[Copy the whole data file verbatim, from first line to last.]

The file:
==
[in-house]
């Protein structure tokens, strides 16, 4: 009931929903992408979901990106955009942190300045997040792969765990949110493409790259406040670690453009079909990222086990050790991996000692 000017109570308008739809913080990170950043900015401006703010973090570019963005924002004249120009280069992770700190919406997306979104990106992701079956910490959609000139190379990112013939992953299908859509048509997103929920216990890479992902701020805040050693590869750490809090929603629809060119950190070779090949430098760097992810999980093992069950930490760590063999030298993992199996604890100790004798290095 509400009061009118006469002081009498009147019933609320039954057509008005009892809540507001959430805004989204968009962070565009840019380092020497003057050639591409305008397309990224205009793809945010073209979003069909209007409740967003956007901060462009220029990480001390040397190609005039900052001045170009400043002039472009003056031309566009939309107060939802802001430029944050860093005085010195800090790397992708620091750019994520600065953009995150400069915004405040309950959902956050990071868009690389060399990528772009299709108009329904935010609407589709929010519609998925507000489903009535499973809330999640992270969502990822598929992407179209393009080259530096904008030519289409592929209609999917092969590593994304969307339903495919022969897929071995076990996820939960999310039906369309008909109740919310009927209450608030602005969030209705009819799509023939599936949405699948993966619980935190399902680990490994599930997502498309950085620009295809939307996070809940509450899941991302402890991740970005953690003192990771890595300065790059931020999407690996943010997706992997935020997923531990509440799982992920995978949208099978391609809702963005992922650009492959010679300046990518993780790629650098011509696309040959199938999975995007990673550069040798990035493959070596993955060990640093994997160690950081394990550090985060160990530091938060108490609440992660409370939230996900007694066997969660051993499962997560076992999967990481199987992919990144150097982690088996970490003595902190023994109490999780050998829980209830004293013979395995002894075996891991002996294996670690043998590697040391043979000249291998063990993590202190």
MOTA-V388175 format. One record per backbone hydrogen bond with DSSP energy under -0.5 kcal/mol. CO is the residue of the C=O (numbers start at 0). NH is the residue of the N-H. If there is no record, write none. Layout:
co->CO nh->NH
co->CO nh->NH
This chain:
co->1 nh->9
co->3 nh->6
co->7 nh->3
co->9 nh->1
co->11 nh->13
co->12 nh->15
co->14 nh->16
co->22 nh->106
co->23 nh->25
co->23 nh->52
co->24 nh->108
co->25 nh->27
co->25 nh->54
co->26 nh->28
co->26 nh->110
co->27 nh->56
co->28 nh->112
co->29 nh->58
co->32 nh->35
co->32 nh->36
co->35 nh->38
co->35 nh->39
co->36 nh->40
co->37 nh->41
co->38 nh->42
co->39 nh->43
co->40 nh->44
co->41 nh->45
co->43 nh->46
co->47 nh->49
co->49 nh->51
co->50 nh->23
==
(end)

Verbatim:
[in-house]
């Protein structure tokens, strides 16, 4: 009931929903992408979901990106955009942190300045997040792969765990949110493409790259406040670690453009079909990222086990050790991996000692 000017109570308008739809913080990170950043900015401006703010973090570019963005924002004249120009280069992770700190919406997306979104990106992701079956910490959609000139190379990112013939992953299908859509048509997103929920216990890479992902701020805040050693590869750490809090929603629809060119950190070779090949430098760097992810999980093992069950930490760590063999030298993992199996604890100790004798290095 509400009061009118006469002081009498009147019933609320039954057509008005009892809540507001959430805004989204968009962070565009840019380092020497003057050639591409305008397309990224205009793809945010073209979003069909209007409740967003956007901060462009220029990480001390040397190609005039900052001045170009400043002039472009003056031309566009939309107060939802802001430029944050860093005085010195800090790397992708620091750019994520600065953009995150400069915004405040309950959902956050990071868009690389060399990528772009299709108009329904935010609407589709929010519609998925507000489903009535499973809330999640992270969502990822598929992407179209393009080259530096904008030519289409592929209609999917092969590593994304969307339903495919022969897929071995076990996820939960999310039906369309008909109740919310009927209450608030602005969030209705009819799509023939599936949405699948993966619980935190399902680990490994599930997502498309950085620009295809939307996070809940509450899941991302402890991740970005953690003192990771890595300065790059931020999407690996943010997706992997935020997923531990509440799982992920995978949208099978391609809702963005992922650009492959010679300046990518993780790629650098011509696309040959199938999975995007990673550069040798990035493959070596993955060990640093994997160690950081394990550090985060160990530091938060108490609440992660409370939230996900007694066997969660051993499962997560076992999967990481199987992919990144150097982690088996970490003595902190023994109490999780050998829980209830004293013979395995002894075996891991002996294996670690043998590697040391043979000249291998063990993590202190």
MOTA-V388175 format. One record per backbone hydrogen bond with DSSP energy under -0.5 kcal/mol. CO is the residue of the C=O (numbers start at 0). NH is the residue of the N-H. If there is no record, write none. Layout:
co->CO nh->NH
co->CO nh->NH
This chain:
co->1 nh->9
co->3 nh->6
co->7 nh->3
co->9 nh->1
co->11 nh->13
co->12 nh->15
co->14 nh->16
co->22 nh->106
co->23 nh->25
co->23 nh->52
co->24 nh->108
co->25 nh->27
co->25 nh->54
co->26 nh->28
co->26 nh->110
co->27 nh->56
co->28 nh->112
co->29 nh->58
co->32 nh->35
co->32 nh->36
co->35 nh->38
co->35 nh->39
co->36 nh->40
co->37 nh->41
co->38 nh->42
co->39 nh->43
co->40 nh->44
co->41 nh->45
co->43 nh->46
co->47 nh->49
co->49 nh->51
co->50 nh->23